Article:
http://www.panart.com/mola_gallery.htm

I managed to buy a few antique molas from a Kuna fellow peddling their used clothing on the streets.

From the look of the girl in particular I'd say she appears typical of the albino Kuna I've seen. For some reason this mutation runs rampant in the Kuna at varying degrees. Her facial features appear to be Kuna.the boys, less so..I'd need front on photos.

Guaymíe (whymee) women, when they do wear clothing :D wear a muumuu type garment with an intricate pattern of color around the top of it.

IMHO He has mistaken albino Kuna for a mysterious race

http://espanol.geocities.com/armandofilos/180012005.htm

as you can see by the man pictured here, they do not appear to be the type of albinos that we see up here..this fellow has yellow hair :D

http://www.agpix.com/catalog/AGPix_ToBo ... 0_0029.jpg

It was interesting to read of his expedition from a 1920's point of view...then

http://www.planetark.org/dailynewsstory ... /story.htm

The albinoism in the Kuna is due to the Spanish killing off the gene pool, at one time there were fewer than 5000 Kuna Indians.

Well this was easy to debunk, I wish that were the case with other things.

*note, it would not have been so easy to debunk if not for the clothing the children were wearing as his photos were in black and white.
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Postby Rokcet Scientist » Mon Aug 06, 2007 6:39 pm

Minimalist wrote:
even if that doesn't fit accepted dogma.


I can hear The Club, now....

PSEUDO-SCIENCE!!!!!!!!!!!!


They don't have to, Min. You're already doing it for them...
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Postby Minimalist » Mon Aug 06, 2007 7:02 pm

I am sick of hearing that early sailors crept along the coast lines for example. They did not.


I don't know that they did it from fear but certainly they steered by landmarks and thus had to stay within sight of land. Certain legs of a voyage would require sailing out of sight of land (Carthage to Sardinia, for example) and I seem to recall reading that ships would wait in Carthage for a clear night to make the transit so they could steer by the stars.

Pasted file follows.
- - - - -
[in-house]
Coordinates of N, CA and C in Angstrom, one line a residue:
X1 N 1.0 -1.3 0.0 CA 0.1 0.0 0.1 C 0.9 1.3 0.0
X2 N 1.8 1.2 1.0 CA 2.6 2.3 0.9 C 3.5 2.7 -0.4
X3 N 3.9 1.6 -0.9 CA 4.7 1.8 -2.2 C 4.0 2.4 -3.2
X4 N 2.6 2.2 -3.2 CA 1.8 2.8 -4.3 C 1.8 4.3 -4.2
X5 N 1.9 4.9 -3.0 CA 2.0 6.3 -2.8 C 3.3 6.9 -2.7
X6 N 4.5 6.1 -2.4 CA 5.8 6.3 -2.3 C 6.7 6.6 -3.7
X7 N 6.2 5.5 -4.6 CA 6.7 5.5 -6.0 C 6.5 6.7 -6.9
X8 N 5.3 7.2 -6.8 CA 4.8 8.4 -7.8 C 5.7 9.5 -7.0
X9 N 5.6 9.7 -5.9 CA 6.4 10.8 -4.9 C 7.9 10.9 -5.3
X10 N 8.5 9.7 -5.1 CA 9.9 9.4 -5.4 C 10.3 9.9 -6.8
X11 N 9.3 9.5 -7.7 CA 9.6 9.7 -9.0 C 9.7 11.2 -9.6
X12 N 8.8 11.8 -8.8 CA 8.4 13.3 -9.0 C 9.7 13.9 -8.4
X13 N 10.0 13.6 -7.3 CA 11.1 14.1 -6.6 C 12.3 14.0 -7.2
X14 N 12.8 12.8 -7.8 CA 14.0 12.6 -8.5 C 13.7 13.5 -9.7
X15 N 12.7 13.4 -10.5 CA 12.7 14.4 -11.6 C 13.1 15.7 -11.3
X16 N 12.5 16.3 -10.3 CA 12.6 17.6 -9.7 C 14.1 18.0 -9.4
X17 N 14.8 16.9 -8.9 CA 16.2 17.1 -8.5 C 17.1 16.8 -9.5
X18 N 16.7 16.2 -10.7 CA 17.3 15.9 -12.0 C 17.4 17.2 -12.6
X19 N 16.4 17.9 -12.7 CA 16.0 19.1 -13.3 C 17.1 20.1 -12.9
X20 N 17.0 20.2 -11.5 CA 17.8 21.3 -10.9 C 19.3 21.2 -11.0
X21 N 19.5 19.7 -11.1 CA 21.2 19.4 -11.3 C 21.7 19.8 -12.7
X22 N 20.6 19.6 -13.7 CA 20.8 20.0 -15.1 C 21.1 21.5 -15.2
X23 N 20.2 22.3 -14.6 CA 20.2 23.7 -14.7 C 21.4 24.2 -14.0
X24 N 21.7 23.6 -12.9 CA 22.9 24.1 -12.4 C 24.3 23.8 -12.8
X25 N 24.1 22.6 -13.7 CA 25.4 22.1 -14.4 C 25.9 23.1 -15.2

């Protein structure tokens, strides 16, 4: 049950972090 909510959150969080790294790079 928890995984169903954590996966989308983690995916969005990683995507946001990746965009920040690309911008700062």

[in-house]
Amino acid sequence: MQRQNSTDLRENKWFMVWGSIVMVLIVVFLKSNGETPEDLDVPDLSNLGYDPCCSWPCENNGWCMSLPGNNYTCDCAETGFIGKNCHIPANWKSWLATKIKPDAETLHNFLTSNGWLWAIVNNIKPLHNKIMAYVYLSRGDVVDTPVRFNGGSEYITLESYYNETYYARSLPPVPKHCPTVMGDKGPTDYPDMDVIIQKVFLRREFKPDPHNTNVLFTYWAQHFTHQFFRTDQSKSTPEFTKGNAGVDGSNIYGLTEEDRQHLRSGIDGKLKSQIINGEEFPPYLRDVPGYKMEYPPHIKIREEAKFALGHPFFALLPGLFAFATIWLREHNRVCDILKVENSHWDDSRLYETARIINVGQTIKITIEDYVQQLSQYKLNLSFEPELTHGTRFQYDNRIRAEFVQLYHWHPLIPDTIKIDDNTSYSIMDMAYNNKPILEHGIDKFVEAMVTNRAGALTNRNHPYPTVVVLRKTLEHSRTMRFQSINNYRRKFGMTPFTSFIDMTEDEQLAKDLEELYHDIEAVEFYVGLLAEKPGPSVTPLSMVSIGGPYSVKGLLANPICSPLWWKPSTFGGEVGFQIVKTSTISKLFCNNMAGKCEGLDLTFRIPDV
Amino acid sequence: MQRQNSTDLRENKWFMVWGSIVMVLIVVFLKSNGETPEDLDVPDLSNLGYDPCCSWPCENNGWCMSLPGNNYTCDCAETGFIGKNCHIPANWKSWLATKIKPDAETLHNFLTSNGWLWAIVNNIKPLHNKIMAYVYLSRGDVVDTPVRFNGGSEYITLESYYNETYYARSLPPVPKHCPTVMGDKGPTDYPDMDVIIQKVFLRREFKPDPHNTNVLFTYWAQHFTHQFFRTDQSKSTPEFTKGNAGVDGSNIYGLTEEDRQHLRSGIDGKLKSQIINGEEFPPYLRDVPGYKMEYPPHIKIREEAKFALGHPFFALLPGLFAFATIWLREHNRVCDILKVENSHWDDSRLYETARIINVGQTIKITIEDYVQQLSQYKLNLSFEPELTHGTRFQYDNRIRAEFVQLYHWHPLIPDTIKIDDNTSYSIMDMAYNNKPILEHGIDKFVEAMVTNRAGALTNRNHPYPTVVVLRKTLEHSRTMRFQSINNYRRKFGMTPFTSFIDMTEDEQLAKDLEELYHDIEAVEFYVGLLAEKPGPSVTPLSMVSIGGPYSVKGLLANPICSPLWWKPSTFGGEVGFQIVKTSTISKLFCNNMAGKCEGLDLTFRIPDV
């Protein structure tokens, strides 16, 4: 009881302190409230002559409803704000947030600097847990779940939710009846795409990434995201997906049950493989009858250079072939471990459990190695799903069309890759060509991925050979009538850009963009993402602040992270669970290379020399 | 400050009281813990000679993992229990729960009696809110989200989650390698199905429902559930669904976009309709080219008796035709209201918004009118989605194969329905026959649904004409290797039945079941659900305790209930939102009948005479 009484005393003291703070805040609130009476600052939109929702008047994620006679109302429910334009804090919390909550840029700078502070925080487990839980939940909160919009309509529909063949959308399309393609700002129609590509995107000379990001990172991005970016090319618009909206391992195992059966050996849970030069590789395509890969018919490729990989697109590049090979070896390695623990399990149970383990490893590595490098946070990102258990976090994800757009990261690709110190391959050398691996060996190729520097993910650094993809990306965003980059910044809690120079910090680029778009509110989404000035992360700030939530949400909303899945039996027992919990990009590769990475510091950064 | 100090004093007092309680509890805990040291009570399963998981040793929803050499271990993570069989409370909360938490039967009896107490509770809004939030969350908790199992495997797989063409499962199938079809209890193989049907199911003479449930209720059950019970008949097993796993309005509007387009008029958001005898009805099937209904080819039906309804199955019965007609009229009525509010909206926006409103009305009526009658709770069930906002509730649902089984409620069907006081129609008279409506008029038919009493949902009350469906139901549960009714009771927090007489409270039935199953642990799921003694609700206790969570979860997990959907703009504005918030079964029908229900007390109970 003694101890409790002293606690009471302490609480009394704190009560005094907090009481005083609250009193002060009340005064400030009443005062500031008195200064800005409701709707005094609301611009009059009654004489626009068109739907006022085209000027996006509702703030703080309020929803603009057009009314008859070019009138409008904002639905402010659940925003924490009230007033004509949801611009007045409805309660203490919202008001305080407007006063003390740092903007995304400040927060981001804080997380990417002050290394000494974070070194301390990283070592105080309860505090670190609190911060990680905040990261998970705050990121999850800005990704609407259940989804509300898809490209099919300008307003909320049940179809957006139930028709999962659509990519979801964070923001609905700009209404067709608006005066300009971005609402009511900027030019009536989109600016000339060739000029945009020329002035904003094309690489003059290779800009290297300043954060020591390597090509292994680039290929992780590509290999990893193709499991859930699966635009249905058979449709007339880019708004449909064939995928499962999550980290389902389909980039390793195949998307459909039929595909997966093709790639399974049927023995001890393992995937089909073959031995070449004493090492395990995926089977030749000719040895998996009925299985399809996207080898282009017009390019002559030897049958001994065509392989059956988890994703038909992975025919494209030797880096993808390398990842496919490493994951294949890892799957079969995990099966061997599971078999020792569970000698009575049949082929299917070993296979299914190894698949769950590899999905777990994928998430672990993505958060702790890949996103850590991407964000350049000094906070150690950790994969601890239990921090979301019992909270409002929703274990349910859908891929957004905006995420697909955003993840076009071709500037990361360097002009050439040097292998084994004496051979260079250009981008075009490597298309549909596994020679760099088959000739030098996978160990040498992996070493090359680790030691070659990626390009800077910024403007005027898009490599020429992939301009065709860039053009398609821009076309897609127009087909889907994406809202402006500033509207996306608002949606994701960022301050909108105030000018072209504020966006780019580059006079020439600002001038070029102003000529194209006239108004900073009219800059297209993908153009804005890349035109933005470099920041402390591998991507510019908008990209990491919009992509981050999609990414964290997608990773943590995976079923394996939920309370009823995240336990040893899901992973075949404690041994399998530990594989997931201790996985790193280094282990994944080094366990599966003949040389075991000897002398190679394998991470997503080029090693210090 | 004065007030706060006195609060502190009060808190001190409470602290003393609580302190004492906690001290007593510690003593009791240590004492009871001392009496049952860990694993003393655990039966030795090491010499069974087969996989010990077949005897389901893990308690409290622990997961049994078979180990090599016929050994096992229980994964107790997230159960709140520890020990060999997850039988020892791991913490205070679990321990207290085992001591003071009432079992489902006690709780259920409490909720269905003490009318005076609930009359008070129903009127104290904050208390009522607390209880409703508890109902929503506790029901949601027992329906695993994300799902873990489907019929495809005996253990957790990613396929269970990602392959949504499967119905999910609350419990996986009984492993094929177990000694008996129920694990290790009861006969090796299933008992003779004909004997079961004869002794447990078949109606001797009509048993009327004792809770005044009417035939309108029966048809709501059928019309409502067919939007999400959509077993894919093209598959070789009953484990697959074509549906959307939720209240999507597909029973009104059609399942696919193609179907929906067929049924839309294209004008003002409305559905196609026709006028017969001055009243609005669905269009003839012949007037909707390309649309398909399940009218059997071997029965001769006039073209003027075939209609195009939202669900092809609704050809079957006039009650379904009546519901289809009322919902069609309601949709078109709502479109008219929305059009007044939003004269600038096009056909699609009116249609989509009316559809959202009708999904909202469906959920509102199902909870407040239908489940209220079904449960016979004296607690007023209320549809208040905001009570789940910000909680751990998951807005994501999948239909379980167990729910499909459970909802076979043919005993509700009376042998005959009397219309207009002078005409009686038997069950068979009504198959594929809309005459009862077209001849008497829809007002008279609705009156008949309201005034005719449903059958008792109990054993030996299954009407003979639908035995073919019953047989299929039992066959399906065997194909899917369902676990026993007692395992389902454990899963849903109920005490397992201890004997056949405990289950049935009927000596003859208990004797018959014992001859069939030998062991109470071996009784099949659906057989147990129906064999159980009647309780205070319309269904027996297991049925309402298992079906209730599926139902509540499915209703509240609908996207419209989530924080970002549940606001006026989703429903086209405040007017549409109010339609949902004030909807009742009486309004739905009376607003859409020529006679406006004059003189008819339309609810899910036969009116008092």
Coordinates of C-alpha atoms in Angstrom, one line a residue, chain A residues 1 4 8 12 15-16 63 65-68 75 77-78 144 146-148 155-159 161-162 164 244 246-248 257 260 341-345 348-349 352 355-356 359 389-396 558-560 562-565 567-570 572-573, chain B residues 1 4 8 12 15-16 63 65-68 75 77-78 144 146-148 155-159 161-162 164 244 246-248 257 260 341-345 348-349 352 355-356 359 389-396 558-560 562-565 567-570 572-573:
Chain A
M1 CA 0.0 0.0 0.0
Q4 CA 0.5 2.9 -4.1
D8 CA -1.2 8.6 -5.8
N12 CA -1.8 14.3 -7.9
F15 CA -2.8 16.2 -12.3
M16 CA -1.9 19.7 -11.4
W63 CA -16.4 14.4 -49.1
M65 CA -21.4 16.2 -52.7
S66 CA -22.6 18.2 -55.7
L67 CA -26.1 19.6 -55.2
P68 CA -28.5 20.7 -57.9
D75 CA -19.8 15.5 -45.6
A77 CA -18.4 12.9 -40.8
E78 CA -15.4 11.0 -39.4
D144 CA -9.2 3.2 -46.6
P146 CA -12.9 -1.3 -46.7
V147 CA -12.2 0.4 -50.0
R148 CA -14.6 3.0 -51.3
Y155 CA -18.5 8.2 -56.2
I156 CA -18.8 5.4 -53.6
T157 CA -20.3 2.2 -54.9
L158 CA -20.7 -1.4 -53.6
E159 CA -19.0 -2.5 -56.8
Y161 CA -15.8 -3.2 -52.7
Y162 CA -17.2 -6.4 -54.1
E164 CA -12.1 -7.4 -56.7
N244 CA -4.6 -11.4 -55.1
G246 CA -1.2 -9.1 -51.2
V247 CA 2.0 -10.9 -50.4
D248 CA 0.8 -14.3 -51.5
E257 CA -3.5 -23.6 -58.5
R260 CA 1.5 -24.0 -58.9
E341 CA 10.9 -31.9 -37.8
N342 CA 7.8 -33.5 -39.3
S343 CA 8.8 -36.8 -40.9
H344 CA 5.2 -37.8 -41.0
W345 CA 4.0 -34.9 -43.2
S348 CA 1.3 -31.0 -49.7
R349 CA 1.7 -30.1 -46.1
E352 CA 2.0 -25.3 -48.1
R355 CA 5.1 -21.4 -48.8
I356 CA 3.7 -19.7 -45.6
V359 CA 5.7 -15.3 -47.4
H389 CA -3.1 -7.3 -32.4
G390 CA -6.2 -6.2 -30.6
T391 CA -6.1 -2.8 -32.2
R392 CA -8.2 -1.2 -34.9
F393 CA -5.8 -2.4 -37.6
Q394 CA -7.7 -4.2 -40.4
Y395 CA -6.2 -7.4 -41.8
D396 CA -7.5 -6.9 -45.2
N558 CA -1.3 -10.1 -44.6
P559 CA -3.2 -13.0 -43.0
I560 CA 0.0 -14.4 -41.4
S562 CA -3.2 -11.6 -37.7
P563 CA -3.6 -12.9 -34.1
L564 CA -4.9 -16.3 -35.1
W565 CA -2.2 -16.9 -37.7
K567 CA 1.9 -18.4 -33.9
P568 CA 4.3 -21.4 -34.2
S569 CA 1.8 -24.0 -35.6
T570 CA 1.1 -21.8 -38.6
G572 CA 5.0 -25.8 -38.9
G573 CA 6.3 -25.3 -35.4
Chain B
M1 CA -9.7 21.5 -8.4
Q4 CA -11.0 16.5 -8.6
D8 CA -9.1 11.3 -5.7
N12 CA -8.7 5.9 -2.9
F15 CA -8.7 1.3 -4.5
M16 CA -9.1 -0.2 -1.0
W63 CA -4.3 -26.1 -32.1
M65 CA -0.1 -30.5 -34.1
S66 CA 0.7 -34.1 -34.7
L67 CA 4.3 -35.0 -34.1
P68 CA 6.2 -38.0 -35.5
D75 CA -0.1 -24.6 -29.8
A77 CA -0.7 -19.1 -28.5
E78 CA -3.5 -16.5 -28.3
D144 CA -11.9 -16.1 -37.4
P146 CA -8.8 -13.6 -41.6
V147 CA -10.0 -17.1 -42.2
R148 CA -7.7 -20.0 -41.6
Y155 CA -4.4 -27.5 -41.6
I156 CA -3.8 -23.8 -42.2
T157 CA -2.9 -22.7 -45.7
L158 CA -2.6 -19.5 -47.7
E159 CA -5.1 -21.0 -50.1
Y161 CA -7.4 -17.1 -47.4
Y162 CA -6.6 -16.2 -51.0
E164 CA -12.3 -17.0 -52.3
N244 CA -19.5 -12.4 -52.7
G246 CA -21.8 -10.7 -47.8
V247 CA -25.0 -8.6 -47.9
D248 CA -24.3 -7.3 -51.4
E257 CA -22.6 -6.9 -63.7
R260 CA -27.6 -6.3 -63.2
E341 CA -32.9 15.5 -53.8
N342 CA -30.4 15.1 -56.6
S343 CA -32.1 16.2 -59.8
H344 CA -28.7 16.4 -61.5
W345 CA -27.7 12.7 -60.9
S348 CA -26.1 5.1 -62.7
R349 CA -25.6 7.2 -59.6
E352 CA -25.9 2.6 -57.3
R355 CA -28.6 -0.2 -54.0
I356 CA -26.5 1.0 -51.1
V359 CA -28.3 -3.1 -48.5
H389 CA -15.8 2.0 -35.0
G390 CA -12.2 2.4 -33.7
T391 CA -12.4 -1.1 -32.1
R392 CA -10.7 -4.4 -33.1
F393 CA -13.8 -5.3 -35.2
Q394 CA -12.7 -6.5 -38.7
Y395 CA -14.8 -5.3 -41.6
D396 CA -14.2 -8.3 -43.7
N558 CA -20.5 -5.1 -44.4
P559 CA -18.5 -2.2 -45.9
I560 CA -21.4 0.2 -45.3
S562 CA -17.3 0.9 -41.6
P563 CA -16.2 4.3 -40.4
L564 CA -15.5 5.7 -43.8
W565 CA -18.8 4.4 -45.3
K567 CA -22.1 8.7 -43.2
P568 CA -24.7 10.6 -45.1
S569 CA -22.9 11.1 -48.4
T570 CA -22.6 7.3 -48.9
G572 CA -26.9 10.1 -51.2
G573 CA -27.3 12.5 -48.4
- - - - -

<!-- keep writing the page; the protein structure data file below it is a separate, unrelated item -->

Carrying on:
One of the most famous naval disasters of classical history was the Spartan defeat of the Athenians at Aegispotomoi. The Athenian navy would beach their ships for the night and then go foraging for food. The Spartans caught them thus dispersed. The whole problem was that they were beaching their ships which seems to have been a common solution to the problem of the ships lacking basic creature comforts and proper provisioning.
Something is wrong here. War, disease, death, destruction, hunger, filth, poverty, torture, crime, corruption, and the Ice Capades. Something is definitely wrong. This is not good work. If this is the best God can do, I am not impressed.

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Postby War Arrow » Tue Aug 07, 2007 1:52 am

Digit wrote:I don't know anything about it Clubs but I wouldn't be surprised. After all the Aztecs were expecting the Spaniard by all accounts and weren't surprised by the appearance, so it's difficult to explain that without accepting their version of previous visits by white men, even if that doesn't fit accepted dogma.

Not expecting exactly, although they had been aware of them since 1502(ish) or at least aware that something was hapening in the gulf, what with all the ships. Plus there was the translator whose name I can never remember who had been living amongst the Maya many years before Cortez showed up. Those "legends" of the coming of white men are more down to the Mesoamerican habit of rewriting history in order to explain the present. Early myths of Quetzalcoatl end with him cremating himself at some vague location in the east. The versions in which he looked like Richard Attenborough and headed east on a raft, promising to return with white folks in tow don't appear in the accounts until about 30 years after the conquest. Not that any of that invalidates your point in any way. I'm just fine tuning.
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Postby Digit » Tue Aug 07, 2007 2:02 am